Males with twin sisters are more likely to develop anorexia nervosa than other males, including males with a twin brother. Does exposure to female sex hormones in the womb increase the risk of getting it? If so, is anorexia a sex steroid hormone issue rather than strictly a psychological one?
“Anorexia nervosa is approximately 10 times more common in females than in males,” write study authors in the Archives of General Psychiatry. “The reasons for this difference are not known, and it is likely that their unraveling will represent an important step forward in the understanding of the etiopathogenetic factors involved in the development of eating disorders.”
Marco Procopio, M.D., M.R.C.Psych., of the University of Sussex, Brighton, England, and Paul Marriott, Ph.D., of the University of Waterloo, Ontario, Canada, analyzed data from a study of Swedish twins born between 1935 and 1958. Two sets of diagnostic criteria, one broader and one more narrow, were used to determine which twins had anorexia nervosa.
Overall, female twins were more likely than male twins to develop anorexia nervosa. The one exception was among males who had a dizygotic (fraternal) twin sister. “In fact, their risk is at a level that is not statistically significantly different from that of females from such a pair,” the authors write. Among 4,478 dizygotic opposite-sex twins, 20 females and 16 males had anorexia nervosa using narrow criteria and 32 females and 27 males qualified under the broad criteria. Risk for these female twins was not significantly different from than that of other female twins.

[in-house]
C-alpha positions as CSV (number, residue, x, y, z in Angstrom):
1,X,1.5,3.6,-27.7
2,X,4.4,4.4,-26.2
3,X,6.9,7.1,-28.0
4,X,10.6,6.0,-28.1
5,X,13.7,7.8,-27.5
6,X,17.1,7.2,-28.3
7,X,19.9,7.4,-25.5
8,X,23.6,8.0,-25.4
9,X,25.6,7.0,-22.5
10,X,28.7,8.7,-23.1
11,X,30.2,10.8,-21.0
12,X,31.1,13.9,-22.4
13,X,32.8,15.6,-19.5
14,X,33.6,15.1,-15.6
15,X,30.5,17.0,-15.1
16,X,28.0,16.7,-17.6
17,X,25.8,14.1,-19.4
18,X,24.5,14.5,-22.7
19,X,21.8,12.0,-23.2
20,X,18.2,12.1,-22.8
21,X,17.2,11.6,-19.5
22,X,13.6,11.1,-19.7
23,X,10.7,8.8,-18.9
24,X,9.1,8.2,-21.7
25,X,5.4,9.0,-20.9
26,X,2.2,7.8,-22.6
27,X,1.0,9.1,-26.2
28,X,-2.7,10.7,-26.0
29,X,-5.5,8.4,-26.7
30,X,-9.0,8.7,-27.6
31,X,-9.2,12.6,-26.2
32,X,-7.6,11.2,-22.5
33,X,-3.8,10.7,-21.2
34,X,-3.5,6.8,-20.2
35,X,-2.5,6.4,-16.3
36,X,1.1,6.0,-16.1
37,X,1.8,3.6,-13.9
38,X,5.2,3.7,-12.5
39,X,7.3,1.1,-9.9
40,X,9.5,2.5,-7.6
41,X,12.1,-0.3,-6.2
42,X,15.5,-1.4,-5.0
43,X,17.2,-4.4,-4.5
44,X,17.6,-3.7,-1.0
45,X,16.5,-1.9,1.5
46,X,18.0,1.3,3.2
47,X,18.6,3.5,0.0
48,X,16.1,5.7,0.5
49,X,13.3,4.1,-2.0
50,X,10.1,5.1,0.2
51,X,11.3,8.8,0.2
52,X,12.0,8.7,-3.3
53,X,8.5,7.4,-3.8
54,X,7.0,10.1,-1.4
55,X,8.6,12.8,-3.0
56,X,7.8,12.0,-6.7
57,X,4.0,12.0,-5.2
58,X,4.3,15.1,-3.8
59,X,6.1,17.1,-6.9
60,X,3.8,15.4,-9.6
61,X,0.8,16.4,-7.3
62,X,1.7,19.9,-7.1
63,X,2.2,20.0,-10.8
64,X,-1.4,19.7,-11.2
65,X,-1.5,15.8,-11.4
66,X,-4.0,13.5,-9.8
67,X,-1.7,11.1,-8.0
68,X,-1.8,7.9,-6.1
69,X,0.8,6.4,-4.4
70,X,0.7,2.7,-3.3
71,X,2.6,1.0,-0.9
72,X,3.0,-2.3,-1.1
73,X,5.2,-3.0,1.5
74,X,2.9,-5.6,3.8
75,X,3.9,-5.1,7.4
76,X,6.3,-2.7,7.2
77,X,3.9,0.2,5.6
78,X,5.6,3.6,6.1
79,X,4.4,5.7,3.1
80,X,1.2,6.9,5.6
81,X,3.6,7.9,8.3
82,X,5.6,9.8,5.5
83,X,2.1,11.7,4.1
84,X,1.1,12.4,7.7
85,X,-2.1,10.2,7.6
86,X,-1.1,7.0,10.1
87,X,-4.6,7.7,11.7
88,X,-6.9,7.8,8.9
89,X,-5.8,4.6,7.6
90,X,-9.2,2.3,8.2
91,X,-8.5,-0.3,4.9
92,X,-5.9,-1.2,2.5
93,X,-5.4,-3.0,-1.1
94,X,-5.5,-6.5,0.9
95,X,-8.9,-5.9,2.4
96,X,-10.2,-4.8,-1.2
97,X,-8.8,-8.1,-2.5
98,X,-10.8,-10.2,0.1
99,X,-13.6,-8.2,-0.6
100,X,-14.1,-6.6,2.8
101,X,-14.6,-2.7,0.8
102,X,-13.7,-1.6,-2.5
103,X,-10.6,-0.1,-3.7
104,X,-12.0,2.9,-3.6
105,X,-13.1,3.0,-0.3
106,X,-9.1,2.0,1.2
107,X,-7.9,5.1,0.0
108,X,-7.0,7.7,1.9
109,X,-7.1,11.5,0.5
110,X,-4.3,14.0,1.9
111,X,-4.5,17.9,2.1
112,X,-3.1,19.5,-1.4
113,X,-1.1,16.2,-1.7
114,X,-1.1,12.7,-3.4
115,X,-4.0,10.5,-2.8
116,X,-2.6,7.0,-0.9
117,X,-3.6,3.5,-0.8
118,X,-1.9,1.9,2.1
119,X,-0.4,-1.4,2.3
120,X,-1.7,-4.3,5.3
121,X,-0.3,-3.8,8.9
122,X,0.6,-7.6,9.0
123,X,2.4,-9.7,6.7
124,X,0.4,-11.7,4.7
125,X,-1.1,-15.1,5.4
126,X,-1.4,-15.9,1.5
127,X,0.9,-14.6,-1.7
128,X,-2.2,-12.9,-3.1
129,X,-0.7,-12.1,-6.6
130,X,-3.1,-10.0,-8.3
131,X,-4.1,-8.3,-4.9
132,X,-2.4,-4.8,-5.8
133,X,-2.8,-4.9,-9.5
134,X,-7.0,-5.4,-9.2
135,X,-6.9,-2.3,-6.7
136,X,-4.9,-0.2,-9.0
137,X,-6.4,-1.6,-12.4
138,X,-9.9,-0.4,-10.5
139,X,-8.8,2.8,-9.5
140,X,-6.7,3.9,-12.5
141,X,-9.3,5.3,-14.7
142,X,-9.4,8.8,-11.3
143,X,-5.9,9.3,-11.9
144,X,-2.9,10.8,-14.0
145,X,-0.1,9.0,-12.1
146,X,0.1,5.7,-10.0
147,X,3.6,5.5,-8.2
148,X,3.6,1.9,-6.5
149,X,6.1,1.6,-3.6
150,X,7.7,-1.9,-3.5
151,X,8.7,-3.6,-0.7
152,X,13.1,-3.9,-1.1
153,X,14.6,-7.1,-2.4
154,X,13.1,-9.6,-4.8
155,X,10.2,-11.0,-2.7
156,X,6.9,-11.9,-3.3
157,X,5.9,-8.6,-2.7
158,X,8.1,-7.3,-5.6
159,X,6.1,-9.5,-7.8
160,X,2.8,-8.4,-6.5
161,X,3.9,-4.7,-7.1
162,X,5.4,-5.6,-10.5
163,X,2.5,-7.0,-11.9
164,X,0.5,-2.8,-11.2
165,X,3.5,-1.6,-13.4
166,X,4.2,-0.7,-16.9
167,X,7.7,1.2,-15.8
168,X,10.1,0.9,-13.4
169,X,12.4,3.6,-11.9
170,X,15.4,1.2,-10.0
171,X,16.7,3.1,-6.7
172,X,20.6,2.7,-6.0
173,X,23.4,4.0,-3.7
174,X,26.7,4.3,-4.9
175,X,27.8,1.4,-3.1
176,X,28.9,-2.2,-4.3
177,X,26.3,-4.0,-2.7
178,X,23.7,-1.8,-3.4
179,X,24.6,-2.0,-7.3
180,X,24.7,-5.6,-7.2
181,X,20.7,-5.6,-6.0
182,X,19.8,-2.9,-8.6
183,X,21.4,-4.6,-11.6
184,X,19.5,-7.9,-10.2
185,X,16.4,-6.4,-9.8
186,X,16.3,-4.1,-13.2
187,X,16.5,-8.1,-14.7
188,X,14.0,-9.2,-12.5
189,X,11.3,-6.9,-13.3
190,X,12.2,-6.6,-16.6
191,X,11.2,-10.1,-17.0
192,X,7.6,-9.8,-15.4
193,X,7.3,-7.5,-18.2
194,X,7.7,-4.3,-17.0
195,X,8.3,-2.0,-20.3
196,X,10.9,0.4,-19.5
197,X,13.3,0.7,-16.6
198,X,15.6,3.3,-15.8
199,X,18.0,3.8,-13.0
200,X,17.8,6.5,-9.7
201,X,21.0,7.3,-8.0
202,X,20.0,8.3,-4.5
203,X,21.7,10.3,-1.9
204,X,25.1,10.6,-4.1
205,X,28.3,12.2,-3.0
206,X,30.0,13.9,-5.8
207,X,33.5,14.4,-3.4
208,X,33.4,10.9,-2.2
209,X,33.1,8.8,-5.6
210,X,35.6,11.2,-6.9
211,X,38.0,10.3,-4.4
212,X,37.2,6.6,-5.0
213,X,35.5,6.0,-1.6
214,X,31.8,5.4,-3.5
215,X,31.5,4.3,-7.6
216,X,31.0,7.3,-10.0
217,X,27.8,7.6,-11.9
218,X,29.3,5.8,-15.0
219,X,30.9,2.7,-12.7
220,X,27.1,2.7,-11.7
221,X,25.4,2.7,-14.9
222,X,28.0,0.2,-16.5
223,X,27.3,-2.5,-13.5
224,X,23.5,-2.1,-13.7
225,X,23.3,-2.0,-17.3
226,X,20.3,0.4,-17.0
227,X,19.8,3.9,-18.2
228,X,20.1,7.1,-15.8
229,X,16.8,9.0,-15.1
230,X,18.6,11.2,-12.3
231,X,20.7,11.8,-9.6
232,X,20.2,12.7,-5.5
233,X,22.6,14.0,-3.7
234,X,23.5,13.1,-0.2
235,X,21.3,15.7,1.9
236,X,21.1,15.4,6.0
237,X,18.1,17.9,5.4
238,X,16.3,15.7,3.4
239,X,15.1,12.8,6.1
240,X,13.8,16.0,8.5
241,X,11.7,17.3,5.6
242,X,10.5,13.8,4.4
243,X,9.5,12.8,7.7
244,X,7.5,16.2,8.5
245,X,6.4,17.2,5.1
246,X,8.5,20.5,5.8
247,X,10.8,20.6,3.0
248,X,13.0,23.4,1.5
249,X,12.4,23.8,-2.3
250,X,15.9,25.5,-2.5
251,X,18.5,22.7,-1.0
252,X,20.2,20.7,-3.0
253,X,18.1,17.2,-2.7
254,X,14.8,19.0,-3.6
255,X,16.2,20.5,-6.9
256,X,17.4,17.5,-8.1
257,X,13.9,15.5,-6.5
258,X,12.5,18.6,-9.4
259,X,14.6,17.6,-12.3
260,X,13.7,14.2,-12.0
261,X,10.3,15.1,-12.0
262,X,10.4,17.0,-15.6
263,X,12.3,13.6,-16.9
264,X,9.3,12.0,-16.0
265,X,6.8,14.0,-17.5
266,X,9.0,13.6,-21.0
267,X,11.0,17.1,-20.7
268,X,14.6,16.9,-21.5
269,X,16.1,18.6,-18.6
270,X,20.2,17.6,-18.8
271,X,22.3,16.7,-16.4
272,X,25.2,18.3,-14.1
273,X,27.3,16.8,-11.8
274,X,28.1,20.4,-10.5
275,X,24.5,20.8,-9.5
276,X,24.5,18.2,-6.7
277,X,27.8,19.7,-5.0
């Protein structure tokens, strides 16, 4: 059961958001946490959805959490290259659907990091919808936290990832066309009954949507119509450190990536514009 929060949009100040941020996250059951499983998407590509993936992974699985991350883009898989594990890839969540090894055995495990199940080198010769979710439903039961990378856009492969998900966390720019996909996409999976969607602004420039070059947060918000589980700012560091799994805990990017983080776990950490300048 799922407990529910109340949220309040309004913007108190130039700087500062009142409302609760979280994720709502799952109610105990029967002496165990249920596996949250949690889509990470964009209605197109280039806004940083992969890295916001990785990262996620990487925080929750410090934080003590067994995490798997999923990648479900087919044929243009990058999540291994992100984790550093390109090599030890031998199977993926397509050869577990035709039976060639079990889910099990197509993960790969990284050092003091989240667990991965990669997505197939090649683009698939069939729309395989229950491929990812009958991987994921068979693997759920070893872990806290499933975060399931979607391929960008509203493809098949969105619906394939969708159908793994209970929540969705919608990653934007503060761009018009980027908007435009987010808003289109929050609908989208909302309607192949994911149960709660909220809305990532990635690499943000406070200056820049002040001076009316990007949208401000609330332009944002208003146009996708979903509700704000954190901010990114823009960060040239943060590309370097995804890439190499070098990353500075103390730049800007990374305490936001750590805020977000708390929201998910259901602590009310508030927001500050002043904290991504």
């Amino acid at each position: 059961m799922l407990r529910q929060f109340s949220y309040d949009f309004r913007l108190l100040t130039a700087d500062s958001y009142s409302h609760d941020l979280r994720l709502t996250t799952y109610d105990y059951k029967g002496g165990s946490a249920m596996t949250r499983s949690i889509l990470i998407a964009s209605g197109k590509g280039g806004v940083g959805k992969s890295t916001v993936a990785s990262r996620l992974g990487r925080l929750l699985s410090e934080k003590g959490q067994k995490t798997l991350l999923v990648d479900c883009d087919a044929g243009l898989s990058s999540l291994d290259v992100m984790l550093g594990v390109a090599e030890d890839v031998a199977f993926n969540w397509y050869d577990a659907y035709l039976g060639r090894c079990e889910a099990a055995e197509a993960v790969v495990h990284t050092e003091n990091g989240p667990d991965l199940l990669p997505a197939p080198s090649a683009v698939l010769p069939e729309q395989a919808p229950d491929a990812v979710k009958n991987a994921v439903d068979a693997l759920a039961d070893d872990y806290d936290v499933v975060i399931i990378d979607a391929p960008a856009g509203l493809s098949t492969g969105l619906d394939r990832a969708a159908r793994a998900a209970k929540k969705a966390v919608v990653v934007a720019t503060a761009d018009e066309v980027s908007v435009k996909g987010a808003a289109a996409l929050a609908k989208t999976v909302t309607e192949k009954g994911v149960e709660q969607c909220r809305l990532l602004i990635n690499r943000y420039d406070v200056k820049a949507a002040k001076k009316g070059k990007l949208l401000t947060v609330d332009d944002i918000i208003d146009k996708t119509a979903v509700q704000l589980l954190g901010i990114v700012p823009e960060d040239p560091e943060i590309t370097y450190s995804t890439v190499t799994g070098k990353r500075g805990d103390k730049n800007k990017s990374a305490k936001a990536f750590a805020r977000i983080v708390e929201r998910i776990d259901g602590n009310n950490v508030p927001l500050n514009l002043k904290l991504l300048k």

“A plausible explanation for this phenomenon is that in pregnancies bearing a female fetus, a substance is produced, probably hormonal, that increases the risk of having anorexia nervosa in adulthood,” the authors write. “Because the male half of an opposite-sex twin pair would also be exposed to this substance, it could account for the observed elevated risk in males with female twins. The most likely candidates are sex steroid hormones.”
“The results of our study are compatible with the hypothesis that intrauterine exposure to sex hormones might influence neurodevelopment, affecting the risk of developing anorexia nervosa in adult life,” they conclude. “This might be a factor contributing to the higher risk of developing anorexia nervosa in females.”
Arch Gen Psychiatry. 2007;64(12):1402-1408.